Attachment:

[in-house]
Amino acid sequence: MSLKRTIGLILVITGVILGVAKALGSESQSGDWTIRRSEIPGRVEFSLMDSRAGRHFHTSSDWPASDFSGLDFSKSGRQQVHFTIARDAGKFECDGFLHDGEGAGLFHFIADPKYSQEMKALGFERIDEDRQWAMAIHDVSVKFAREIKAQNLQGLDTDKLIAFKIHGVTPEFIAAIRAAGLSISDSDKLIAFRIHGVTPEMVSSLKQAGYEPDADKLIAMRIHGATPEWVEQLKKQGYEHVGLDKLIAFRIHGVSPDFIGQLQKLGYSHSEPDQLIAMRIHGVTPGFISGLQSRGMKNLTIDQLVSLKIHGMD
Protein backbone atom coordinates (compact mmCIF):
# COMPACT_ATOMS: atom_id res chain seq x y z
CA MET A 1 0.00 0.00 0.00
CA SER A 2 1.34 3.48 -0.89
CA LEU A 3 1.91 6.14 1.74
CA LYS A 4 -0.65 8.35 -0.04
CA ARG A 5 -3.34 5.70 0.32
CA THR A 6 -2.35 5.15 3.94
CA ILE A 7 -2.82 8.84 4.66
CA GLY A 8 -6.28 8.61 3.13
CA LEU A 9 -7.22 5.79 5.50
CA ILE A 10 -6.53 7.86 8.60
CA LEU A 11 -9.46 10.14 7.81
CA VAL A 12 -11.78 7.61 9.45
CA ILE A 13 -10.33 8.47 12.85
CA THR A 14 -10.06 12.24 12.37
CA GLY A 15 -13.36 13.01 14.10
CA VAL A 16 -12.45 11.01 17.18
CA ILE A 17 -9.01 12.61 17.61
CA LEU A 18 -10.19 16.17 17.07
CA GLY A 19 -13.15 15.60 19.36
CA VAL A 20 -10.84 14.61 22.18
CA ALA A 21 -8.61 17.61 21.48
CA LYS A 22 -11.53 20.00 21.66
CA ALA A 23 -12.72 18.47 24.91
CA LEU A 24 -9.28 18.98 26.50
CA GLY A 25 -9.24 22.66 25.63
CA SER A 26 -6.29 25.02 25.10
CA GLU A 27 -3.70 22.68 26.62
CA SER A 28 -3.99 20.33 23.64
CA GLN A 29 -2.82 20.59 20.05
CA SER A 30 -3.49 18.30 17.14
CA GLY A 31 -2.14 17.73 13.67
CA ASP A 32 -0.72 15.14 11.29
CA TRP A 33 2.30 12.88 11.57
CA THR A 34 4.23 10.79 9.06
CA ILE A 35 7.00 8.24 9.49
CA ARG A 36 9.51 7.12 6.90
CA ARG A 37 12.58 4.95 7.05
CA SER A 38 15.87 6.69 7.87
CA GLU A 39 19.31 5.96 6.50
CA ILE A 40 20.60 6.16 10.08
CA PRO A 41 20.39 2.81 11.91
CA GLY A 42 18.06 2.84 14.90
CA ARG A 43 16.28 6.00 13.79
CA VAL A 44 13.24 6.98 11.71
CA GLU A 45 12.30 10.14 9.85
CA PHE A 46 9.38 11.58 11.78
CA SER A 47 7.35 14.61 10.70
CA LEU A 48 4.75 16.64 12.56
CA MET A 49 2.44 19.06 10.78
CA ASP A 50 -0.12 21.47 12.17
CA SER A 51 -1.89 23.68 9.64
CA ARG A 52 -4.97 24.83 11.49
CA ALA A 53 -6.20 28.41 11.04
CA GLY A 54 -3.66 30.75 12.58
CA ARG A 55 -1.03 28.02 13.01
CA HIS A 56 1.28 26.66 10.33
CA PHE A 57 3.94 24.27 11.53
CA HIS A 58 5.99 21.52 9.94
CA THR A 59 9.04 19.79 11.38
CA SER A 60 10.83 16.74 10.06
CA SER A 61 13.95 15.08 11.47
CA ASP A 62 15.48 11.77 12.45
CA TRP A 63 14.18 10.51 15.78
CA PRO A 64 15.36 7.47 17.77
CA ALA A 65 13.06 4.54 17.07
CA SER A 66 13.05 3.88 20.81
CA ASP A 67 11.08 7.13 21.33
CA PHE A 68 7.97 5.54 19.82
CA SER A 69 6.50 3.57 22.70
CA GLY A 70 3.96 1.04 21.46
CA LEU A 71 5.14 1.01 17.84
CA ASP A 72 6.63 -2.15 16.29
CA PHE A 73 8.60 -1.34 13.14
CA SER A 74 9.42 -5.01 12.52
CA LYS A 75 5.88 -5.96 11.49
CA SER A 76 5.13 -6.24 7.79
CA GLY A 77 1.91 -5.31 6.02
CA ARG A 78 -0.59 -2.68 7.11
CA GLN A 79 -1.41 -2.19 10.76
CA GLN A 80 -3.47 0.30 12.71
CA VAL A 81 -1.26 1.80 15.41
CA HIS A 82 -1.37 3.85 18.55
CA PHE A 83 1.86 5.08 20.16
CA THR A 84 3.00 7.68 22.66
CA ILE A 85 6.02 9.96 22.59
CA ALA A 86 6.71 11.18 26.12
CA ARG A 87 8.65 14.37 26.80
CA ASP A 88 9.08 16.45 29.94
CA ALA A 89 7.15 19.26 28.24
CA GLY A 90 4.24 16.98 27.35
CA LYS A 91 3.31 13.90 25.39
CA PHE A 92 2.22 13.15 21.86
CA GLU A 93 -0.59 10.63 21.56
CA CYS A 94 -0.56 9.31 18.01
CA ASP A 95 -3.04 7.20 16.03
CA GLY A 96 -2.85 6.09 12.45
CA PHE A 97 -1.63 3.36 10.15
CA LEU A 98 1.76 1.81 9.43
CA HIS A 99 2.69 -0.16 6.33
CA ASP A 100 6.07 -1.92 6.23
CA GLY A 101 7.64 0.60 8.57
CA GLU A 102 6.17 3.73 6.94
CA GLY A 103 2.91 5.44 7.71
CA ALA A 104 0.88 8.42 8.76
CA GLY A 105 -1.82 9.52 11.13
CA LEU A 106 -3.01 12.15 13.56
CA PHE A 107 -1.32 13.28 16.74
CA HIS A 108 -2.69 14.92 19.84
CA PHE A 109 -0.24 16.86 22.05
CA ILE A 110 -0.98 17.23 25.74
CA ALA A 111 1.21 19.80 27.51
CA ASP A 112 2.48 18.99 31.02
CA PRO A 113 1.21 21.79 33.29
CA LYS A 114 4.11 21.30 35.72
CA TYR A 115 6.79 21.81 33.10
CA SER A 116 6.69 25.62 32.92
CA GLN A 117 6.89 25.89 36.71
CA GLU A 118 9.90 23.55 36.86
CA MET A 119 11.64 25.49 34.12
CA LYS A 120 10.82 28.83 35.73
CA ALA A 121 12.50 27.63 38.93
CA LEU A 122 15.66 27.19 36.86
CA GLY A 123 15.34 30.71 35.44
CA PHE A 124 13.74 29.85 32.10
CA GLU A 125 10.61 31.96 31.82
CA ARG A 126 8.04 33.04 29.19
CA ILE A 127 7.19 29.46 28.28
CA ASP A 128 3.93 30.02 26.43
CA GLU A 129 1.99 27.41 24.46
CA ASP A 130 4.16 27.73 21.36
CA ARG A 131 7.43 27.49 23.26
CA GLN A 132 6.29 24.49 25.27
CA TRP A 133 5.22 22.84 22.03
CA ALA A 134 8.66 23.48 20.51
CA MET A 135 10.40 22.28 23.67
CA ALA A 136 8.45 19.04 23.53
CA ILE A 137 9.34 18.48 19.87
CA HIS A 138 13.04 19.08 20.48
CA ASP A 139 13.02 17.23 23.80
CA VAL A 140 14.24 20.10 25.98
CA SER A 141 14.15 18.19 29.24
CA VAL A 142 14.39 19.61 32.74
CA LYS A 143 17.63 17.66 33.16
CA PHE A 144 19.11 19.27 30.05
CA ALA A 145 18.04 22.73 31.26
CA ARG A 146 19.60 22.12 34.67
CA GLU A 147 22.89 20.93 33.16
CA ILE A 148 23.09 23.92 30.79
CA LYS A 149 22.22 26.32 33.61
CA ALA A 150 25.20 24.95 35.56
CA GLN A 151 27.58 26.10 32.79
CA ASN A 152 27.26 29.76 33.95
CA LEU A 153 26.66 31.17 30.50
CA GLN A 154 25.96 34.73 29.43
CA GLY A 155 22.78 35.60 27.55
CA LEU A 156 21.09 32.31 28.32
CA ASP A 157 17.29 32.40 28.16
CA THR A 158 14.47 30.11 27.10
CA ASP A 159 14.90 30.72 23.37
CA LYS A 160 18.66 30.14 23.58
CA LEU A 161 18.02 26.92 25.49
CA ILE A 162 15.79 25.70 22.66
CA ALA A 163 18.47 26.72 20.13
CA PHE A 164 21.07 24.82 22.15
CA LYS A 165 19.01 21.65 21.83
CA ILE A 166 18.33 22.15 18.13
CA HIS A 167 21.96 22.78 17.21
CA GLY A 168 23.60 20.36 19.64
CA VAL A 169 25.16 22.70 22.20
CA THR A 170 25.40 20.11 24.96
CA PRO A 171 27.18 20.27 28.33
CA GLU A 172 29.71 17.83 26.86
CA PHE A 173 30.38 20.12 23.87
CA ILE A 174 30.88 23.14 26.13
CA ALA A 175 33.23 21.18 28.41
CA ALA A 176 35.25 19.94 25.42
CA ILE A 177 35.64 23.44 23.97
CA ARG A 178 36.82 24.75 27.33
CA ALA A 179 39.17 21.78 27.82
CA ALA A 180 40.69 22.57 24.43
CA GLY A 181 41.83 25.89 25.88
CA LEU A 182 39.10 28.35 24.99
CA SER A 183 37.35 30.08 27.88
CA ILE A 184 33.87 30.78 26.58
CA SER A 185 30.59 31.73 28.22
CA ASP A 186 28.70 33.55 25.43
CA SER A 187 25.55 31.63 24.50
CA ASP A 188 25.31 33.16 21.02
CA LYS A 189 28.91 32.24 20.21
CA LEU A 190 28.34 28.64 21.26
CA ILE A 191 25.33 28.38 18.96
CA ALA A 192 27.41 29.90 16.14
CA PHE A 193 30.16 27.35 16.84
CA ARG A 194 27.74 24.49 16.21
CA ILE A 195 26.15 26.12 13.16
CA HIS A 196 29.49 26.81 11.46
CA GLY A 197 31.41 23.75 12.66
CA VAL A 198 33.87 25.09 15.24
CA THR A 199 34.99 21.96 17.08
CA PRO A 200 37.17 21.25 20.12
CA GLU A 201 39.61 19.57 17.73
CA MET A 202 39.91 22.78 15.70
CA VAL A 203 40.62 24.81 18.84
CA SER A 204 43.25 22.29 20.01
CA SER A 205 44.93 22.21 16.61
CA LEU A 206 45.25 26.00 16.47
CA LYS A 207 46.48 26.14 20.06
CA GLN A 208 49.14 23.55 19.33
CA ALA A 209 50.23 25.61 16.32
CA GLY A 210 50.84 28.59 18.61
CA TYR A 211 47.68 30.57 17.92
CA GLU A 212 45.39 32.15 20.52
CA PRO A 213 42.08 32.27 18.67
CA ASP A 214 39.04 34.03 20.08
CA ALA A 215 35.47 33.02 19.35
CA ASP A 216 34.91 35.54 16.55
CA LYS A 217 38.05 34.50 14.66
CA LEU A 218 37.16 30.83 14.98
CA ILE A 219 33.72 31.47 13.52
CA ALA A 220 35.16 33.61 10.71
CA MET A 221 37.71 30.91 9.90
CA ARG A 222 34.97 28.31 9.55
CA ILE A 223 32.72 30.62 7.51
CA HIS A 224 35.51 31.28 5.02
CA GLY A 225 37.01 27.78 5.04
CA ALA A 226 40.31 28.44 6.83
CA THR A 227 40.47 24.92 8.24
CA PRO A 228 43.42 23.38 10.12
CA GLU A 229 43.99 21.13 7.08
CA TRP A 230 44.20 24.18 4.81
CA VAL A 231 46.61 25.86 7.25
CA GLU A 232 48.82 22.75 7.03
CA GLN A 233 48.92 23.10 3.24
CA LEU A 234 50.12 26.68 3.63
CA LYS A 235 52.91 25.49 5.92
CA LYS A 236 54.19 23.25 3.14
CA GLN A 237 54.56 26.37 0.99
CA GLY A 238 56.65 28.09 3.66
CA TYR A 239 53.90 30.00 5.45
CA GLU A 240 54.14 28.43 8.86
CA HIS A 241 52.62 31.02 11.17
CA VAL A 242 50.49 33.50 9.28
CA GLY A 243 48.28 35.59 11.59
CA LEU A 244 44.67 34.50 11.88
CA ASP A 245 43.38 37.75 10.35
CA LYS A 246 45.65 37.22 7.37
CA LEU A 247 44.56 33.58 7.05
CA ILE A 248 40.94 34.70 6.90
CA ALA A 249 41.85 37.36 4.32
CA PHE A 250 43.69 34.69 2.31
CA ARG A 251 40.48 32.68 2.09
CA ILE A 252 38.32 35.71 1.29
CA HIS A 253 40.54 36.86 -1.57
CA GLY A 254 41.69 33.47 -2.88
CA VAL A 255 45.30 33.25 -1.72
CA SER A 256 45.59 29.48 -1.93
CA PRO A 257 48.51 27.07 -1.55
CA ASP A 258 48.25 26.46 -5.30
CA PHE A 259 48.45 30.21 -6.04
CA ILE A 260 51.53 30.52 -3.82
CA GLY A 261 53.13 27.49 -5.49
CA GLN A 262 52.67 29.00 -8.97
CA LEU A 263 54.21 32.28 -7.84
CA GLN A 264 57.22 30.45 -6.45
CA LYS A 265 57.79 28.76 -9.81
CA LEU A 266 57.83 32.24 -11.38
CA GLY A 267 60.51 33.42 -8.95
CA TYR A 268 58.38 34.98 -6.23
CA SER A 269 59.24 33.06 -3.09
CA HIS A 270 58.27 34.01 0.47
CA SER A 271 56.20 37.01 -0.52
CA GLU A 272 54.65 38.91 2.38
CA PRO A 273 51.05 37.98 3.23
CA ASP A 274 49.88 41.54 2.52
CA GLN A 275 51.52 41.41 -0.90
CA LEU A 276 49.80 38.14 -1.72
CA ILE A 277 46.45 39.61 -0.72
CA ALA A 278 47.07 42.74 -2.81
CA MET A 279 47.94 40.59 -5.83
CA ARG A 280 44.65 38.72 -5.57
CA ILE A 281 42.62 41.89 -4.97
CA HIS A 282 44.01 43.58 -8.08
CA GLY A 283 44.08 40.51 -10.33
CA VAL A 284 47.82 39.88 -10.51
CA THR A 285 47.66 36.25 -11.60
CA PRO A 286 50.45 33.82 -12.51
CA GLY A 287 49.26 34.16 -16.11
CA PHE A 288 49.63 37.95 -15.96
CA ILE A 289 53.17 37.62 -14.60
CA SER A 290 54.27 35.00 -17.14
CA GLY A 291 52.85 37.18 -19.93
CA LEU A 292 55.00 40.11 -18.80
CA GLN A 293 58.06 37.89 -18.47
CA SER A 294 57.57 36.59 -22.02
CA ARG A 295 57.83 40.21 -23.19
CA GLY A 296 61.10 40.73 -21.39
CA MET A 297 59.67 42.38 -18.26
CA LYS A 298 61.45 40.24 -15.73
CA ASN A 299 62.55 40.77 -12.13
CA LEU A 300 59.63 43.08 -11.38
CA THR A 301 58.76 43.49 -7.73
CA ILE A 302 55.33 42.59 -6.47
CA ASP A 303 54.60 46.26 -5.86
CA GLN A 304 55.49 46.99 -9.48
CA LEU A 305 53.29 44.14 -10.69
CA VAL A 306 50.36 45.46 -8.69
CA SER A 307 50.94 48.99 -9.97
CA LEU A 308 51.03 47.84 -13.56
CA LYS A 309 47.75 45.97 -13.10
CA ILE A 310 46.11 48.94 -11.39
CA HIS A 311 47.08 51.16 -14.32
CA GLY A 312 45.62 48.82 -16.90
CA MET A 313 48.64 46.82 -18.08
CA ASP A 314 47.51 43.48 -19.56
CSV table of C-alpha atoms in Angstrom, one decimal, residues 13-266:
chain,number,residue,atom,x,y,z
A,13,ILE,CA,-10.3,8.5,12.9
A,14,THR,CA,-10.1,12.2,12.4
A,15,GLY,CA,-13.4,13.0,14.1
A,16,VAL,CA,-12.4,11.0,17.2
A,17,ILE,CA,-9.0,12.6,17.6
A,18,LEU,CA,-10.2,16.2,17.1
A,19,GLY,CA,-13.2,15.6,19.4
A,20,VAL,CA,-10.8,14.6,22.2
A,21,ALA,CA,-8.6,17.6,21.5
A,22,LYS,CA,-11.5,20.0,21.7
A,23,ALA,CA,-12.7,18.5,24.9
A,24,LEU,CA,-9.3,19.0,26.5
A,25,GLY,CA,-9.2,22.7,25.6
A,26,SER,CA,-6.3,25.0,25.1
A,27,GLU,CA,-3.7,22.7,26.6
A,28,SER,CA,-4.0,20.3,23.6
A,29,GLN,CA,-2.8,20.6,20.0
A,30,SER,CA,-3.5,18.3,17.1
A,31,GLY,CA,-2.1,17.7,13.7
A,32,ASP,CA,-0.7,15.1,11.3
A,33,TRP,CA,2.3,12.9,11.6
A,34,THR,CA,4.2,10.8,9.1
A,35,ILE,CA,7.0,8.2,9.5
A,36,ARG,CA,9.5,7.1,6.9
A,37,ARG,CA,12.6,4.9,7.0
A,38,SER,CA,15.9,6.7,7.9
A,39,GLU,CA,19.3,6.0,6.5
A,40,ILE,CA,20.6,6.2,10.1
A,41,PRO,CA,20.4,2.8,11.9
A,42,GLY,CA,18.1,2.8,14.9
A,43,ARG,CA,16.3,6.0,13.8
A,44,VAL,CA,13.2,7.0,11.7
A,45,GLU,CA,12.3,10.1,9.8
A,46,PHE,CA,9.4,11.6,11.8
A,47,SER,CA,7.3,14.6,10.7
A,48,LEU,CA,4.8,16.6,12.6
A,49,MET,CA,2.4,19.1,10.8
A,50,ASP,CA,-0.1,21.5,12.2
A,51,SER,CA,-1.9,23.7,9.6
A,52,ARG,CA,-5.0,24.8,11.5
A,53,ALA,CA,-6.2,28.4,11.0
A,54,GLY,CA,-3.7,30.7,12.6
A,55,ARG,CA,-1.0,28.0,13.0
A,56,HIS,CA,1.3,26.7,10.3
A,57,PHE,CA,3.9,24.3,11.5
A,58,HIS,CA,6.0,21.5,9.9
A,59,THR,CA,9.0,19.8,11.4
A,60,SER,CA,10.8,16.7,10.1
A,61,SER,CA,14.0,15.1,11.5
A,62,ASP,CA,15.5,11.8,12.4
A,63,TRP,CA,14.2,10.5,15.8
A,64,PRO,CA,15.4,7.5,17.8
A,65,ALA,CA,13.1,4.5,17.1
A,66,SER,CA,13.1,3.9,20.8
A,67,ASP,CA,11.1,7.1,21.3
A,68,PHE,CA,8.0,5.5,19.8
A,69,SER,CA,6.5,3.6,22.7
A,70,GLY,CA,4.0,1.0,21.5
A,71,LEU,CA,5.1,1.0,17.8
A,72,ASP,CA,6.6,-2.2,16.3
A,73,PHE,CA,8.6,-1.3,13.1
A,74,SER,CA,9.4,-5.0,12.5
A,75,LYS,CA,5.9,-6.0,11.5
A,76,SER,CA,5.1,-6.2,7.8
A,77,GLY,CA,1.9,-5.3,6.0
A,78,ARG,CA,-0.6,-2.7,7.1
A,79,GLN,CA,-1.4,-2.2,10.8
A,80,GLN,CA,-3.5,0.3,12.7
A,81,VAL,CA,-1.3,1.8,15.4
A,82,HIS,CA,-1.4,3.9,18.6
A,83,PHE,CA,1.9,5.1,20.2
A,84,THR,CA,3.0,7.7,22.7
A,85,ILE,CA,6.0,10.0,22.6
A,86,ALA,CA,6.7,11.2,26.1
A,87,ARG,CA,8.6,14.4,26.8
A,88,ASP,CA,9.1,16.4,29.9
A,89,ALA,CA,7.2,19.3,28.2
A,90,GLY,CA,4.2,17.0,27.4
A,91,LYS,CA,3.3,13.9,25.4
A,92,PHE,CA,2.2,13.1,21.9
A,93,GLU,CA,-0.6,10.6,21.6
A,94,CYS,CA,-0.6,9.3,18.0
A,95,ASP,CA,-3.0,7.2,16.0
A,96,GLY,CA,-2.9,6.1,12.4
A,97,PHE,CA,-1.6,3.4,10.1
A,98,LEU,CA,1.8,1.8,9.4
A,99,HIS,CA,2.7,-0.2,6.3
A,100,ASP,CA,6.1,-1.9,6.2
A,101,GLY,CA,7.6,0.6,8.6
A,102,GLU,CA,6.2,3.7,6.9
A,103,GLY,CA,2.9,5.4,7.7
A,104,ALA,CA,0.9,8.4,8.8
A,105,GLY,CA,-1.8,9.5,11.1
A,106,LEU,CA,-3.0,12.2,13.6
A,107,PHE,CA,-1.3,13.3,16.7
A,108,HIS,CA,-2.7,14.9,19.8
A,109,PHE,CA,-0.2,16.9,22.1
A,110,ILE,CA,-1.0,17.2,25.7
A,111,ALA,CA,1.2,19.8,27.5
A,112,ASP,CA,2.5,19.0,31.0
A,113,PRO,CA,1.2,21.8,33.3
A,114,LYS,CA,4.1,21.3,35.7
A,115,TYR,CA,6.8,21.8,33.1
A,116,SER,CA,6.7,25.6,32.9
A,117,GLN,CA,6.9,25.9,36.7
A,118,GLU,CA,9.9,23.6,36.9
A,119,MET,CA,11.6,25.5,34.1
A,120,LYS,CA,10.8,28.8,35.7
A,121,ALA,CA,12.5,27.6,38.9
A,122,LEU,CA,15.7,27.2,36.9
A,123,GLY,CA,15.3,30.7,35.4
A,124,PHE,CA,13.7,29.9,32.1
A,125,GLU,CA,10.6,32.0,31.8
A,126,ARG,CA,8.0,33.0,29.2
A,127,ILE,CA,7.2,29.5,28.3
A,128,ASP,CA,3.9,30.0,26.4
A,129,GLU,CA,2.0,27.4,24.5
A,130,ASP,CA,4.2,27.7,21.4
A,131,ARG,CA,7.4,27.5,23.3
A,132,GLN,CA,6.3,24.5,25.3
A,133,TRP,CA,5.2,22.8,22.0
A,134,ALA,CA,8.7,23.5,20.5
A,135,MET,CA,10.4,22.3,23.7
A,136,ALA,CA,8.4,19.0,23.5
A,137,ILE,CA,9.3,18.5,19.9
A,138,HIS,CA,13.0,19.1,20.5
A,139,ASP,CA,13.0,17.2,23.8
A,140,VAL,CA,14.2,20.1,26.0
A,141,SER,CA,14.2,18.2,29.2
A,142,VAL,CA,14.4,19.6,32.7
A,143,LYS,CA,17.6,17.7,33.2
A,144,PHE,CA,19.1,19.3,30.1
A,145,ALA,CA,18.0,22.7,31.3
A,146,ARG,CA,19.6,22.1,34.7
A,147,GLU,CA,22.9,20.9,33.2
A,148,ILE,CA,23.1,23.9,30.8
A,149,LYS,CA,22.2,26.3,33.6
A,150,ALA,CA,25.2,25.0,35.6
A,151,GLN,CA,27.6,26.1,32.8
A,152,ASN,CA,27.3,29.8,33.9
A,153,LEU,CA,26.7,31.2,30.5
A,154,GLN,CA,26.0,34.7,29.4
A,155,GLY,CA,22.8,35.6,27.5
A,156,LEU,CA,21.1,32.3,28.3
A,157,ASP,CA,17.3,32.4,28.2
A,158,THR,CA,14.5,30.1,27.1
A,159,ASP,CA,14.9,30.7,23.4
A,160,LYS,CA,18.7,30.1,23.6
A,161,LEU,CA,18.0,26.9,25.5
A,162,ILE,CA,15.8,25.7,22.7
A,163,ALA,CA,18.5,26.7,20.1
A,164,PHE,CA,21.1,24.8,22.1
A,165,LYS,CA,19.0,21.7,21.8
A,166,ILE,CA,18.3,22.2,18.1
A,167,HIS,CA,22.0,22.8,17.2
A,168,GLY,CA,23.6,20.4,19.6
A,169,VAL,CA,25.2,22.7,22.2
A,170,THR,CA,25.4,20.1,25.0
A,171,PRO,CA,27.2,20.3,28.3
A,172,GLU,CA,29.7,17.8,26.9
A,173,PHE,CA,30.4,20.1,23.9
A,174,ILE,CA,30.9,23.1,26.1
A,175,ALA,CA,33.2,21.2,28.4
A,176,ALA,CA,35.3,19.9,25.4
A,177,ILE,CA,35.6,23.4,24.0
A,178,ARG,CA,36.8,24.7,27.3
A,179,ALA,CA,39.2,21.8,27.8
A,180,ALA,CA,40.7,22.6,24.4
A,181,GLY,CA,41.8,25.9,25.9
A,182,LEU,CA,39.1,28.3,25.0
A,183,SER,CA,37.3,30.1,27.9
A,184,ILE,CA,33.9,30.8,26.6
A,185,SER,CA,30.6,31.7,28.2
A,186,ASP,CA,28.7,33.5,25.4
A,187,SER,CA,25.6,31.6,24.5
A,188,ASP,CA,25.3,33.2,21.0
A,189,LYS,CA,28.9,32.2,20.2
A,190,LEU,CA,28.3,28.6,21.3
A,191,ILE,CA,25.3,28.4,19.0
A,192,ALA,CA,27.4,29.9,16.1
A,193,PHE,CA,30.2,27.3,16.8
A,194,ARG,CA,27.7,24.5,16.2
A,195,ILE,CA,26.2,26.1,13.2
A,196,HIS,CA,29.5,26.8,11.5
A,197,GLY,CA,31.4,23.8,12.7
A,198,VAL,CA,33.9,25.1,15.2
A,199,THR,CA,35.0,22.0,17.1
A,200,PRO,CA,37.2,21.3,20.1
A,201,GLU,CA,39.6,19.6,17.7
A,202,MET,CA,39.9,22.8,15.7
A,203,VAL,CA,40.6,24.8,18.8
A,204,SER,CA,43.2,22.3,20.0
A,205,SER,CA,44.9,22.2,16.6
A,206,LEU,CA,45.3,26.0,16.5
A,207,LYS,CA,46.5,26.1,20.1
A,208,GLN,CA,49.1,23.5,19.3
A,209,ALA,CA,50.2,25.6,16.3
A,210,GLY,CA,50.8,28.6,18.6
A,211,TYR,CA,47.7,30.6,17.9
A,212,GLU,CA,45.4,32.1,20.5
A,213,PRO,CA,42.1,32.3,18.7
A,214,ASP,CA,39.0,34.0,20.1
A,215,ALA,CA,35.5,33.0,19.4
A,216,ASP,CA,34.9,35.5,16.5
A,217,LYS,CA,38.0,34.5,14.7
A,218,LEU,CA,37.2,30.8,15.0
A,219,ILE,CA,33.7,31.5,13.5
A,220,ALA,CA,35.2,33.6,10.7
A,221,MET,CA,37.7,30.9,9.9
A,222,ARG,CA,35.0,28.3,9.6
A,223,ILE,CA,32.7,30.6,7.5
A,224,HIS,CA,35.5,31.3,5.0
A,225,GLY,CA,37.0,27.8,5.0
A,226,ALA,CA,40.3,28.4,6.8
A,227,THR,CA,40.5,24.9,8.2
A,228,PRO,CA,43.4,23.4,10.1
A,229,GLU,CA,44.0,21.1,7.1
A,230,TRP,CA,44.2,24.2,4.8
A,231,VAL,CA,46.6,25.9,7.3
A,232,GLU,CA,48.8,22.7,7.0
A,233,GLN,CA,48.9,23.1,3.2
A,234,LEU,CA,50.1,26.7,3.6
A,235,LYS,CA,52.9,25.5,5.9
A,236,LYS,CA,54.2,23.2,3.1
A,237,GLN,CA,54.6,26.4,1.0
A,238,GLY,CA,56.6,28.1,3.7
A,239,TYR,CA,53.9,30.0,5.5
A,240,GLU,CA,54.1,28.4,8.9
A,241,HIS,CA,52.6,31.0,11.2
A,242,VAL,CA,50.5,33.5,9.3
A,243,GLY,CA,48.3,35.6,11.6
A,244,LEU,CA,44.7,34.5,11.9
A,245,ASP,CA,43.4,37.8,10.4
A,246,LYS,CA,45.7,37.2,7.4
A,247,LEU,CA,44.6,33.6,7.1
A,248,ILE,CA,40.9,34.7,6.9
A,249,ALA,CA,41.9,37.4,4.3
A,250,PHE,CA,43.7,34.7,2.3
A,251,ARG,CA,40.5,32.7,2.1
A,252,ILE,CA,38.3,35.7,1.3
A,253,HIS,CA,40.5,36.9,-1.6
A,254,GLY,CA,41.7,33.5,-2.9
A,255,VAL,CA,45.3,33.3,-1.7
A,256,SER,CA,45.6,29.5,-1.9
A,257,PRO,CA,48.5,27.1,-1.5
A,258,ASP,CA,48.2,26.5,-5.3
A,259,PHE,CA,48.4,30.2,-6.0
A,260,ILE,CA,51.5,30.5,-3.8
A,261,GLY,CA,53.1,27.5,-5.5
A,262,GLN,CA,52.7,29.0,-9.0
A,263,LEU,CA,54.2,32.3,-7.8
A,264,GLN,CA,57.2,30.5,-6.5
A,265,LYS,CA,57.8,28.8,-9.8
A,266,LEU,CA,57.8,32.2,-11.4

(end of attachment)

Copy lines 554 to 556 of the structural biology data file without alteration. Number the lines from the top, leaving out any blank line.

A,246,LYS,CA,45.7,37.2,7.4
A,247,LEU,CA,44.6,33.6,7.1
A,248,ILE,CA,40.9,34.7,6.9